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Ploidy-dependent changes in the epigenome of symbiotic cells correlate with specific patterns of gene expression

Abstract : Legume plants are able to interact with soil bacteria from the Rhizobiaceae family. This interaction leads to the development of a specialized organ called root nodule. Inside the symbiotic nodule cells, rhizobia are capable to fix atmospheric nitrogen and convert it to ammonia, which is a usable nitrogen source for the plant. In the legume Medicago truncatula the symbiotic cells produce high amounts of Nodule-Specific Cysteine-Rich (NCR) peptides which induce differentiation of the rhizobia into enlarged, polyploid and non-cultivable bacterial cells. NCRs are similar to innate immunity antimicrobial peptides. The NCR gene family is extremely large in Medicago with about 600 genes. The expression analysis of 334 NCR genes in 267 different experimental conditions using the Medicago truncatula Gene Expression Atlas (MtGEA) revealed that all the NCR genes except five are exclusively expressed in nodules. No NCR expression is induced in any other plant organ or in response to biotic, abiotic stress tested or to Nod factors. The NCR genes are activated in consecutive waves during nodule organogenesis, which correlated with a specific spatial localization of their transcripts from the apical to the proximal nodule zones. Moreover, we showed that NCRs are not induced during nodule senescence. According to their Shannon entropy, a metric for tissue specificity, NCR genes are among the most specifically and highest expressed genes in M. truncatula. Thus, NCR gene expression is subject to an extreme tight regulation since they are only activated during nodule organogenesis in the polyploid symbiotic cells. This analysis suggested the involvement of epigenetic regulation of the NCR genes. The formation of the symbiotic cells is driven by endoreduplication and is associated with transcriptional reprogramming. Using sorted nodule nuclei according to their DNA content, we demonstrated that the transcriptional waves correlate with growing ploidy levels and investigated how the epigenome changes during endoreduplication cycles. We studied genome-wide DNA methylation and chromatin accessibility as well as the presence of repressive H3K27me3 and activating H3K9ac histone tail modifications on selected genes. Differential DNA methylation was found only in a small subset of symbiotic nodule-specific genes, including over half of the NCR genes, while in most genes DNA methylation was unaffected by the ploidy levels and was independent of the genes’ active or repressed state. On the other hand, expression of these genes correlated with ploidy-dependent opening of the chromatin and in a subset of tested genes with reduced H3K27me3 levels combined with enhanced H3K9ac levels. Our results suggest that endoreduplication-dependent epigenetic changes contribute to transcriptional reprogramming in differentiation of symbiotic cells.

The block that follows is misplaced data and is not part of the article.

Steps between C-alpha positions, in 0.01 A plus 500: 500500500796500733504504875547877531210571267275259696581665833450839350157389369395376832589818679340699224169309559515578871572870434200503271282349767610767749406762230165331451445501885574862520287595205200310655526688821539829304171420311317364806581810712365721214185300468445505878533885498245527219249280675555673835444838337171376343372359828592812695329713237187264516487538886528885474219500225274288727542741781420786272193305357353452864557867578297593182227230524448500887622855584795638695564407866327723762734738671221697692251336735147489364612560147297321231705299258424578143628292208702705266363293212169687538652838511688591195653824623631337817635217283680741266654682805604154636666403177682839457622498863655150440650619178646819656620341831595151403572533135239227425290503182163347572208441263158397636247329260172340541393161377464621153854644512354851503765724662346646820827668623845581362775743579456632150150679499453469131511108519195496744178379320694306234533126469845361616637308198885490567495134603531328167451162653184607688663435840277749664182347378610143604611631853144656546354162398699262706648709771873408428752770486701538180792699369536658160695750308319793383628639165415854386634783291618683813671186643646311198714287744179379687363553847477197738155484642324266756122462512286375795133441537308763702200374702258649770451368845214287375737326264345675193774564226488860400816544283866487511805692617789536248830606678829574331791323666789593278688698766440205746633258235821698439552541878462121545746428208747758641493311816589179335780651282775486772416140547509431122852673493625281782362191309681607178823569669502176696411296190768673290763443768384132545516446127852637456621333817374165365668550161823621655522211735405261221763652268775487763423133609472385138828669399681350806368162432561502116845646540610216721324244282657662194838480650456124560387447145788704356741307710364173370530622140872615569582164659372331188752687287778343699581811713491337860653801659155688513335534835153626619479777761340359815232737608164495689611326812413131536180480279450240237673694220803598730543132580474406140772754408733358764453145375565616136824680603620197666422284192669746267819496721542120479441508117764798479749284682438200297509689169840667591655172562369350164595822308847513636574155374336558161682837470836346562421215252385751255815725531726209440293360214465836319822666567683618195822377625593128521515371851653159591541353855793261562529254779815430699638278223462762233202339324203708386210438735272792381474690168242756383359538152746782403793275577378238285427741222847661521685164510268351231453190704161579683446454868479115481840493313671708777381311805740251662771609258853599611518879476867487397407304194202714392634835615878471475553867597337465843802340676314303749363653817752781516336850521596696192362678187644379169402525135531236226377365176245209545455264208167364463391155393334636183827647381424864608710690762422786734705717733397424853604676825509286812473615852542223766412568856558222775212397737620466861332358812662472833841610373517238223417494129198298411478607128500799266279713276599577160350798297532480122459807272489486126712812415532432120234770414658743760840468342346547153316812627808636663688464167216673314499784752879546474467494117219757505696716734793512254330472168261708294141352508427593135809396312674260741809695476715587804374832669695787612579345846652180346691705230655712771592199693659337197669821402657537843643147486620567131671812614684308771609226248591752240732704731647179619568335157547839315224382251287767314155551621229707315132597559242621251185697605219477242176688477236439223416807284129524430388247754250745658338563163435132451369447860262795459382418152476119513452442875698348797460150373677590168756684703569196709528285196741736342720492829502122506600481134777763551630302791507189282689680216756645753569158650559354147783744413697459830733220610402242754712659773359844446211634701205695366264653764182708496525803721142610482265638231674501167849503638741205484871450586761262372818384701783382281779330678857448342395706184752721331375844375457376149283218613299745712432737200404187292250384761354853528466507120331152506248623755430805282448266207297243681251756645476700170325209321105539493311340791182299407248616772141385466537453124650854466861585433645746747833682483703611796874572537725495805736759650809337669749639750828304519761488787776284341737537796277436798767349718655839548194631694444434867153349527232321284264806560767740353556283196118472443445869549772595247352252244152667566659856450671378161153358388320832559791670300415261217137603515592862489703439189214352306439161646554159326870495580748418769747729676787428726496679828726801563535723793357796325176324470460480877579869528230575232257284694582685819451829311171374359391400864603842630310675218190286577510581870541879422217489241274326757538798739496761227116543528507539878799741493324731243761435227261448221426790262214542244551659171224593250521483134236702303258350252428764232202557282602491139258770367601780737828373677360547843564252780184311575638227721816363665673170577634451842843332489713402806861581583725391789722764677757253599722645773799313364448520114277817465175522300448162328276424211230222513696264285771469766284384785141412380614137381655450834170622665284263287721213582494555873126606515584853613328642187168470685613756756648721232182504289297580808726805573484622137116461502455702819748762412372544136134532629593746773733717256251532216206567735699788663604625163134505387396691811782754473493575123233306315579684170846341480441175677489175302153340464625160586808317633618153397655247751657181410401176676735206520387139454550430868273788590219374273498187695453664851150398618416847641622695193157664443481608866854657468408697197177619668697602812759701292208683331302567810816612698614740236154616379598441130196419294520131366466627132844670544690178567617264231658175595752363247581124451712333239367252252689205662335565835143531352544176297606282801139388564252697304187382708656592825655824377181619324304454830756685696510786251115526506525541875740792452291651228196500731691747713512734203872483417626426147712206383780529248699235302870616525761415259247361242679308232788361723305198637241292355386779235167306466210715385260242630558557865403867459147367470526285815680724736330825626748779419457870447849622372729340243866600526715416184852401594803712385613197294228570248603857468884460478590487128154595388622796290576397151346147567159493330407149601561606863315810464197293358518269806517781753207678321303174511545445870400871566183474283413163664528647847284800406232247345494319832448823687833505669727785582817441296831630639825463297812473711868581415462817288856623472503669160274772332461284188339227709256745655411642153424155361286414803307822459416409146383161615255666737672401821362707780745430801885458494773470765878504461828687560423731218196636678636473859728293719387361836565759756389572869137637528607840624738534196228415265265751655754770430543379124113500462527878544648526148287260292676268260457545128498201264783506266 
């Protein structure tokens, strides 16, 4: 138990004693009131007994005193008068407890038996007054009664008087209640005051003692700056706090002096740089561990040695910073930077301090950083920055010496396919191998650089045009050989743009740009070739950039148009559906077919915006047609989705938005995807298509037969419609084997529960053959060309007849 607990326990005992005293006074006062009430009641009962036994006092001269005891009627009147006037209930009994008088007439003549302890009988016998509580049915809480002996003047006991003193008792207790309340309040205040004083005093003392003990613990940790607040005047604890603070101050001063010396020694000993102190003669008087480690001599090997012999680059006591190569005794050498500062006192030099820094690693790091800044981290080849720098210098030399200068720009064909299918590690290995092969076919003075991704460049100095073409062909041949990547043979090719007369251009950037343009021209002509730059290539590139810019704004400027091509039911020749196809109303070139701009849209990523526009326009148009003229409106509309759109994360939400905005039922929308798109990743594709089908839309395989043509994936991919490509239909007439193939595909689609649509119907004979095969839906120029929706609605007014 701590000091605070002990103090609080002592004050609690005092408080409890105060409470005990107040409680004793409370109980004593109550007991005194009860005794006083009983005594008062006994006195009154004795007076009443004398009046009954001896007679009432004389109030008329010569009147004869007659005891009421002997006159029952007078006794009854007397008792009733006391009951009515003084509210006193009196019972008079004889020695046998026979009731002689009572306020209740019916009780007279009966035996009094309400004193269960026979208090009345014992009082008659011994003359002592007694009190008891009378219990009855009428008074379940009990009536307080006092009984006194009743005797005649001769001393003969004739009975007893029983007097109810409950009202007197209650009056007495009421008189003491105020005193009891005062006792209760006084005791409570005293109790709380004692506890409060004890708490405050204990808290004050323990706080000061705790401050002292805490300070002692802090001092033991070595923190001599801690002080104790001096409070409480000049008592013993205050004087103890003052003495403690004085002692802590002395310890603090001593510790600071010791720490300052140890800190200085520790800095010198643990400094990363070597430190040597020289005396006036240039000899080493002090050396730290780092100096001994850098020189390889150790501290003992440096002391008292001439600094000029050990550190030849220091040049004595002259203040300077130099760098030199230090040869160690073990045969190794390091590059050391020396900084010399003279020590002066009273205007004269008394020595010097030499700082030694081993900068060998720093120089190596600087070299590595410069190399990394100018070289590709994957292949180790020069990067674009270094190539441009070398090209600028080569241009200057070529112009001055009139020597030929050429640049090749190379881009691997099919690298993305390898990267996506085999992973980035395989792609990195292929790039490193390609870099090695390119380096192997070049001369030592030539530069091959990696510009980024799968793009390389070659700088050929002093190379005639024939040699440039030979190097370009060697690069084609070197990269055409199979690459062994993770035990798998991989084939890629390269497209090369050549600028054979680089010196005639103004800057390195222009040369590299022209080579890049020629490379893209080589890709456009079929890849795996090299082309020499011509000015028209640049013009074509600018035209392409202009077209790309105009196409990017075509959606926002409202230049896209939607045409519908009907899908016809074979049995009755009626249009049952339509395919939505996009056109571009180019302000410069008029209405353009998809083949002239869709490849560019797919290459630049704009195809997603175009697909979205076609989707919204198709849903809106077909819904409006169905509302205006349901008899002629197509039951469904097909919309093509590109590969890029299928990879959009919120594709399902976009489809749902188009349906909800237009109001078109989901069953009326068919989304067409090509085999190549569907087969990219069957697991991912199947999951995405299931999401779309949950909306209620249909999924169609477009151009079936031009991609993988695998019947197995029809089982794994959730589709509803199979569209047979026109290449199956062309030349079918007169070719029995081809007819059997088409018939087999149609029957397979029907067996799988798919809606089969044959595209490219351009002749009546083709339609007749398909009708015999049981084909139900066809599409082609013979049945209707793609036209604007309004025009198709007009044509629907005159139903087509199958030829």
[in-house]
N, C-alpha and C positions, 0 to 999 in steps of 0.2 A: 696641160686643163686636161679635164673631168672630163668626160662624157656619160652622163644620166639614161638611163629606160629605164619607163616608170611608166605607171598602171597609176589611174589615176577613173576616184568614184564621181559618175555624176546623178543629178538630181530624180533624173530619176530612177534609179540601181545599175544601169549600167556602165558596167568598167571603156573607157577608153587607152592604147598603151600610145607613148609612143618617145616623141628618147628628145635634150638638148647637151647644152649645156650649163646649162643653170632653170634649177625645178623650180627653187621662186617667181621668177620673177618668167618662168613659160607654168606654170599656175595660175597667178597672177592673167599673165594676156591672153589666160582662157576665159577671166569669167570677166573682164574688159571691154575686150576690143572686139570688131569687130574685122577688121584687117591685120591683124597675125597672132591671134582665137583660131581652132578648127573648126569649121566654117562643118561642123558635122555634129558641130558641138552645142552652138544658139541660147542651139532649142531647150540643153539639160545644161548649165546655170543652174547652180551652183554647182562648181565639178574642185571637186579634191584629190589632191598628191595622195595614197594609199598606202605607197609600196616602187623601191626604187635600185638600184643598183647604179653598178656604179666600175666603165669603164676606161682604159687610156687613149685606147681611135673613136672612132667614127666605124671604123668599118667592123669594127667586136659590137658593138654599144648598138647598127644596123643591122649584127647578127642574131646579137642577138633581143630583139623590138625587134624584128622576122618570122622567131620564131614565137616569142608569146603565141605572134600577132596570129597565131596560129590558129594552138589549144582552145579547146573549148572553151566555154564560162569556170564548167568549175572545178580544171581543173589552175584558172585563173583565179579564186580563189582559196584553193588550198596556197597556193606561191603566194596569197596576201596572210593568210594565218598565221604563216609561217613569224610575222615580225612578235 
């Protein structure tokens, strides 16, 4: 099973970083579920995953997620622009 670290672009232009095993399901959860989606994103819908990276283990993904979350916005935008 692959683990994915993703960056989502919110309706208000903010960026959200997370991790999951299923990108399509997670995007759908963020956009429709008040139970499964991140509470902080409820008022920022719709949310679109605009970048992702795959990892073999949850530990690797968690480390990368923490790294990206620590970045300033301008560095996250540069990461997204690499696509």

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Submitted on : Tuesday, February 13, 2018 - 11:07:05 AM
Last modification on : Wednesday, October 14, 2020 - 3:39:55 AM
Long-term archiving on: : Monday, May 7, 2018 - 12:24:46 PM


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  • HAL Id : tel-01707868, version 1



Marianna Nagymihály. Ploidy-dependent changes in the epigenome of symbiotic cells correlate with specific patterns of gene expression. Vegetal Biology. Université Paris Saclay (COmUE); University of Szeged (Hongrie), 2017. English. ⟨NNT : 2017SACLS399⟩. ⟨tel-01707868⟩



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